It is astounding to find Rowland Evans and Robert Novak arguing in favor of rewarding Gen. Wojciech Jaruzelski for his policy of repression, which began and today continues with the futile effort to eliminate Solidarity from Polish political life ("Solidarity Does Not Exist?" op-ed, March 26).
Solidarity certainly does exist. But so long as Jaruzelski refuses to give it or other elements of the opposition movement any role in planning the future of the country, including the use to be made of Western assistance, it defies logic to cite its existence in support of the argument that he should be given such aid. Because Solidarity and its leaders will not acquiesce in their exclusion from public life, Jaruzelski continues to put them on "trial," as he did last June with Bogdan Lis, Adam Michnik and Wladyslaw Frasyniuk, and to have them arrested, as he more recently has Czeslaw Bielecki, Bogdan Borusewicz and Tadeusz Jedynak, as well as the founders of the unofficial peace movement, Jacek Czaputowicz and Piotr Niemczyk, and many more.
In December 1984, the U.S. government made a significant concession to Jaruzelski. It announced the withdrawal of its veto on Poland's application to the International Monetary Fund. Initially, the withdrawal of the veto was predicated upon the amnesty announced at the end of July 1984, following which about 650 political prisoners were freed. But Lis and Piotr Mierzewski were not among them. When, in December, Jaruzelski finally let them go, the United States announced the lifting of its veto. Whereupon, having trapped Lis in a secret- police provocation, the communist authorities in February 1985 rearrested him, Michnik and Wladyslaw Frasyniuk, and "tried" and sentenced them in a farcical process.
Since then, many of the other prisoners amnestied in 1984 have been rearrested. At the March 17 meeting sponsored by the American Bar Association's International Human Rights Committee, to which Evans and Novak refer, a State Department official said that Jaruzelski had cheated on fulfillment of the quid pro quo for IMF membership. But the U.S. government has not reexamined its policy.
The circulation figures of the underground press, cited by Evans and Novak, the number of churches being built, Pope John Paul II's 1983 visit to Poland and the fact that, after toying with the idea of putting Walesa on trial, the communist regime at the last moment very sensibly thought better of it, are hardly virtues of Jaruzelski's rule. They are legacies of the "peaceful revolution" of 1980-81, which the Warsaw regime has been unable to eradicate, or tactical moves as the communist leadership seeks support of "normalization" in a society where it is isolated from every politically and economically significant group. So far, however, Jaruzelski has also cheated the church on the agreement-in-principle reached during John Paul's 1983 visit, in accordance with which a church foundation, financed with Western funds, was to be set up to help Poland's private farmers.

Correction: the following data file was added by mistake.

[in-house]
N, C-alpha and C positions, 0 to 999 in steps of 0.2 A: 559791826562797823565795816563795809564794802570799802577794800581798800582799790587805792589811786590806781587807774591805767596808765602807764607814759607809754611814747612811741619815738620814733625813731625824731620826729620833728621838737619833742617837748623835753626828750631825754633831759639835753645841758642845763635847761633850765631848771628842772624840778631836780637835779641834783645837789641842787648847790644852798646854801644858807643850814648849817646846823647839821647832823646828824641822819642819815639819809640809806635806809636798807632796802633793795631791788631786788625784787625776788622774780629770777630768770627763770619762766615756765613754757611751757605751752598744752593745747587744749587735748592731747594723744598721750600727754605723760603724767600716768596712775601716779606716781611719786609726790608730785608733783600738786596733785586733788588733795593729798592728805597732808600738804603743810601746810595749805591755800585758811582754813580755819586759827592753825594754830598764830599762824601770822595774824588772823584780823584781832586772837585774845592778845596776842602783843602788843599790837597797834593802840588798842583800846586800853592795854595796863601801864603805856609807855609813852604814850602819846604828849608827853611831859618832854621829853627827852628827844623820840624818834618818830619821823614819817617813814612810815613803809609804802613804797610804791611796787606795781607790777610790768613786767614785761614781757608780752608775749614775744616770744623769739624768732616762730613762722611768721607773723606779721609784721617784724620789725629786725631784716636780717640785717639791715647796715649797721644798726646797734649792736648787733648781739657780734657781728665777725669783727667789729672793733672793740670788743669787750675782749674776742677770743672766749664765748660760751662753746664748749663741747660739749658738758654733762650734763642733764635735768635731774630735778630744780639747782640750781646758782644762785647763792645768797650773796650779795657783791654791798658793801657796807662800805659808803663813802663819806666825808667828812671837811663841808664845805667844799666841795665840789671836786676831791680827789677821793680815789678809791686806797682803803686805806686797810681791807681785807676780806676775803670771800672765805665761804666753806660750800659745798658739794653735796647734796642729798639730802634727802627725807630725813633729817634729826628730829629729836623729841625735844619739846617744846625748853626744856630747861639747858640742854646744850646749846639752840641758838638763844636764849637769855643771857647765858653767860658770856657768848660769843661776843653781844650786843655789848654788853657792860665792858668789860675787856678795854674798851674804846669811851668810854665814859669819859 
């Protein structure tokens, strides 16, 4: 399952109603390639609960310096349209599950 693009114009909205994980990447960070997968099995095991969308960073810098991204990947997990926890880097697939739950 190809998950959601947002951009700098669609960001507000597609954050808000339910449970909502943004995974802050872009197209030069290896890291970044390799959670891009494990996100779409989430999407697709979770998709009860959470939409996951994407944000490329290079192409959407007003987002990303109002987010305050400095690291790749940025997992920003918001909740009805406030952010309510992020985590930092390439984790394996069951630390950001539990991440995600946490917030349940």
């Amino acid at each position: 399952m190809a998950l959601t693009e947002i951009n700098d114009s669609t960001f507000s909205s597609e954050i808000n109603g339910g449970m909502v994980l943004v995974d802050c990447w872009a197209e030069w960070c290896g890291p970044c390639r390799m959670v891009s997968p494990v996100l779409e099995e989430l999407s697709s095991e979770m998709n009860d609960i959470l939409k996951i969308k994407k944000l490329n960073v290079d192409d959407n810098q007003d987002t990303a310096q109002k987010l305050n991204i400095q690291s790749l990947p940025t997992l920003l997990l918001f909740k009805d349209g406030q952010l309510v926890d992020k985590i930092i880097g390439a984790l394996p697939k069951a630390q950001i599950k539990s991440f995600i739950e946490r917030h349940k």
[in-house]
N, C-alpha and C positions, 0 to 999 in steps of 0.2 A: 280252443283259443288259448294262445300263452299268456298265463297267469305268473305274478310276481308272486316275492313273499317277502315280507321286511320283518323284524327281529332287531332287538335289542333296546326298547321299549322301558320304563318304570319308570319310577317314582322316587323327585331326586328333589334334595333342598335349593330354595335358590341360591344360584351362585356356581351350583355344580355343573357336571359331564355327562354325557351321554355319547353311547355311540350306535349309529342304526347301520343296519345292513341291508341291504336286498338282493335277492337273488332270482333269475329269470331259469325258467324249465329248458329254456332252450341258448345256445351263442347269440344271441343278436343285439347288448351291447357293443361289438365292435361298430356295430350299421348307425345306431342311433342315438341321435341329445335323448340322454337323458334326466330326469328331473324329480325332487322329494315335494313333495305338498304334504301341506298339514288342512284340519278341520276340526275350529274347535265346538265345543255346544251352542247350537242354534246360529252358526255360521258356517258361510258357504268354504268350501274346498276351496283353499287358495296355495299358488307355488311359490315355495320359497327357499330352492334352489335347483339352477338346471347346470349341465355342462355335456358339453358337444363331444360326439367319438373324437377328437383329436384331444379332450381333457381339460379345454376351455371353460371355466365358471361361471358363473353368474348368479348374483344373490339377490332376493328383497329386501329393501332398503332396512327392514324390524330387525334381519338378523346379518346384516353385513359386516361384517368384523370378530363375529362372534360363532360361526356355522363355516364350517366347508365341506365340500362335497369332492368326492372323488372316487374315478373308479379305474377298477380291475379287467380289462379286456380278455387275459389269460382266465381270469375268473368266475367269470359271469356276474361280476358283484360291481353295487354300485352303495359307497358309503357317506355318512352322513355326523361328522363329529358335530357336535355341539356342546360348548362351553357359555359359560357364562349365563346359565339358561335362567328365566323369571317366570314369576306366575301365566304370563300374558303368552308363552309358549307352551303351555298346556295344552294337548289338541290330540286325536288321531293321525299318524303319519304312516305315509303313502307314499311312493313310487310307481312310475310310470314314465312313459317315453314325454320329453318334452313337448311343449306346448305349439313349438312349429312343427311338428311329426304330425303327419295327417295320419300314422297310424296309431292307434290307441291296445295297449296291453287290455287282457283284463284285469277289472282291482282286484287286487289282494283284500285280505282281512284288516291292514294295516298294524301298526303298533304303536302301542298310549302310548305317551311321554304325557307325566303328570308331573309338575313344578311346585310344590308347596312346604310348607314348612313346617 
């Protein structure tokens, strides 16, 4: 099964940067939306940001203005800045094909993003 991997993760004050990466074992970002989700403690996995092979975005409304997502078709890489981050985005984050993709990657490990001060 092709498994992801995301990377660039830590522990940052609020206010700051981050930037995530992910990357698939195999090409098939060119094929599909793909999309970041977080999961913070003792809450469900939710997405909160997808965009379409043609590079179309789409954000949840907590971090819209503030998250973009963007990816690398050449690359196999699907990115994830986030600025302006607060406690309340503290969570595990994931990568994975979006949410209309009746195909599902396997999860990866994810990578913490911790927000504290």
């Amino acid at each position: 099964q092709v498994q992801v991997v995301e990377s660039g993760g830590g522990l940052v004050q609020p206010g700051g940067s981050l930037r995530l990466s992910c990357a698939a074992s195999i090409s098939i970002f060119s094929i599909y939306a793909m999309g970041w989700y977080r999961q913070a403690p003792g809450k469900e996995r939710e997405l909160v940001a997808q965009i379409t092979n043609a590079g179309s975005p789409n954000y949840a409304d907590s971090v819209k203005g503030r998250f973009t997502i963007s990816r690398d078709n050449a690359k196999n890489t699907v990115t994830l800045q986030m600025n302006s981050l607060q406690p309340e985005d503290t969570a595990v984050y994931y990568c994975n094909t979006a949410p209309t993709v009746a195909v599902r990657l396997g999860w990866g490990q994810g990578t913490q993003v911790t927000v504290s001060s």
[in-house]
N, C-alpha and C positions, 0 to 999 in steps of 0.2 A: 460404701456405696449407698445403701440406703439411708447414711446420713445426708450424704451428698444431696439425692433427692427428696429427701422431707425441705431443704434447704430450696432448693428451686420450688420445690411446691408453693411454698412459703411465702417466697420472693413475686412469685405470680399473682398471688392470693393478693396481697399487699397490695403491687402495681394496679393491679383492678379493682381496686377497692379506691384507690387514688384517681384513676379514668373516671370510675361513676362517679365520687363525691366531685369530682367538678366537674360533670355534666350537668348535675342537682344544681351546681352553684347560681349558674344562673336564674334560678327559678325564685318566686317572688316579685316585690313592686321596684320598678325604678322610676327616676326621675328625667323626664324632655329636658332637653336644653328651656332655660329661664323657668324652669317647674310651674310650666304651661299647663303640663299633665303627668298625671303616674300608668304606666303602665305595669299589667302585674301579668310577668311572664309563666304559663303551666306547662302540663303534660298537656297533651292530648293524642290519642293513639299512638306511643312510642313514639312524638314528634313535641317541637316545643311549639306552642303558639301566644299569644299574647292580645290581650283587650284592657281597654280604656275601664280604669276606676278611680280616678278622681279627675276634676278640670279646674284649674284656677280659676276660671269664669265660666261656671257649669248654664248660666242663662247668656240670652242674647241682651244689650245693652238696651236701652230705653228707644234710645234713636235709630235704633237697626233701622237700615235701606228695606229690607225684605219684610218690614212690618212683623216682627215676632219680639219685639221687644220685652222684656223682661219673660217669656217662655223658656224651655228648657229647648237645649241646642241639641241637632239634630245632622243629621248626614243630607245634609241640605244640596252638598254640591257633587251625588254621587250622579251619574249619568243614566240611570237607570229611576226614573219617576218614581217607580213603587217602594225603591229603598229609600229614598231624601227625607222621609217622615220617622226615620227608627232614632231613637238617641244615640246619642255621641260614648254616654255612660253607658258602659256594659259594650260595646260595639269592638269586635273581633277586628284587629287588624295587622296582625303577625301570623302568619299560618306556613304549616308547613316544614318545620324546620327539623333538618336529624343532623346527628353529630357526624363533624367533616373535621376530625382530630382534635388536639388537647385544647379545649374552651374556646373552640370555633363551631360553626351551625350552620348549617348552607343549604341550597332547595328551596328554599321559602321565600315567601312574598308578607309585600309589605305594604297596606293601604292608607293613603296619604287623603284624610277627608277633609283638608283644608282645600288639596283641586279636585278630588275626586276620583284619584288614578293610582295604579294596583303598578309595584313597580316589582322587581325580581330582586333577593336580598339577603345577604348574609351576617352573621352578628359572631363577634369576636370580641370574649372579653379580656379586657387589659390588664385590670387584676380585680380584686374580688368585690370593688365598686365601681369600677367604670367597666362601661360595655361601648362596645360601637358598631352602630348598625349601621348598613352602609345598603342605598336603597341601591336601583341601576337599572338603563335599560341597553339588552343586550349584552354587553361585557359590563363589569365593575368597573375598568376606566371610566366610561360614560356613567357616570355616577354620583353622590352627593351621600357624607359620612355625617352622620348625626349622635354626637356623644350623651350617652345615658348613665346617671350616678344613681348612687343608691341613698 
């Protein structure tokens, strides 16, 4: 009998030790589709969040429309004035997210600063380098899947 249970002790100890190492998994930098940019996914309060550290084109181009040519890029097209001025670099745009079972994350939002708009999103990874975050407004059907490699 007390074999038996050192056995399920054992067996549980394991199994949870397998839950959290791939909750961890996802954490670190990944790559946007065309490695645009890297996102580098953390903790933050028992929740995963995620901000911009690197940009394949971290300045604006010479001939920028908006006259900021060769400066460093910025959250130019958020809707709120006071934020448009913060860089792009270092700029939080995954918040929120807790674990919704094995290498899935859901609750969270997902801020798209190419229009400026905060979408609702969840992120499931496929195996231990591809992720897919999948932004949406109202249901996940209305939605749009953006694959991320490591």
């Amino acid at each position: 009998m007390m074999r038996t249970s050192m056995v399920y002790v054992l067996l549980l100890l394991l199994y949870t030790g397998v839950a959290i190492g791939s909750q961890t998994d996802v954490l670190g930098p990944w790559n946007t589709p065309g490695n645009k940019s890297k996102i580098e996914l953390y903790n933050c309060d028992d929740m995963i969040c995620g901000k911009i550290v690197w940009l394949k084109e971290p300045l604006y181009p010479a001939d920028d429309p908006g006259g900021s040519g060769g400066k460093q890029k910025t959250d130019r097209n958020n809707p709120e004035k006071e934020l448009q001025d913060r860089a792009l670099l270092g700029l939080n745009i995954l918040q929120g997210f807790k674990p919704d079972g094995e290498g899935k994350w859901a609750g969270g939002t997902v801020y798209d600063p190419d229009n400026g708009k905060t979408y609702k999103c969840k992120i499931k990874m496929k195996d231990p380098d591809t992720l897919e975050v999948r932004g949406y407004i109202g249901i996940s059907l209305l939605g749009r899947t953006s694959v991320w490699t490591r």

In the light of this record, concern that the regime will cheat the donors of new Western aid and the grantors of new credits seems fully warranted. That is why, in expressing his support for aid to Poland, Walesa has said that the West must be sure such new assistance reaches the people and is not used, as was so much of the $25 billion in credits extended in the 1970s, simply to keep the communists in power. That is why underground Solidarity in February 1985 issued a statement asking that the IMF insist upon Jaruzelski's meeting certain minimal conditions before being readmitted to membership.
When they met last October in Wasington, American, Canadian and West European bankers and academic researchers specializing in the study of Poland's indebtedness concluded that Poland could not receive treatment as favorable as that accorded Brazil or Mexico because, in the words of the conference's organizer, Paul Marer, a professor at Indiana University, that country's communist leaders "have been talking about economic reform for 30 years," but have still not made the necessary reforms.
The answer is not to give more credits to the communists in Moscow or, as Evans and Novak so surprisingly recommend, in Warsaw. Rather, before further credits are extended to the Soviet Union, we should insist that the Gorbachev leadership stop the genocide in Afghanistan, release Andrei Sakharov and the thousands of other political prisoners now in prison, camp and exile, and lift its veto on reform in Poland. In Warsaw, Jaruzelski should release the political prisoners, finally permit the church to start its fund to help private farmers, begin that dialogue for which Lech Walesa has not ceased to call, and undertake the reforms about which his government, like every other Polish government since 1956, has talked so much, while doing so little. Until these things happen, new Western aid and credits for Poland would make no sense.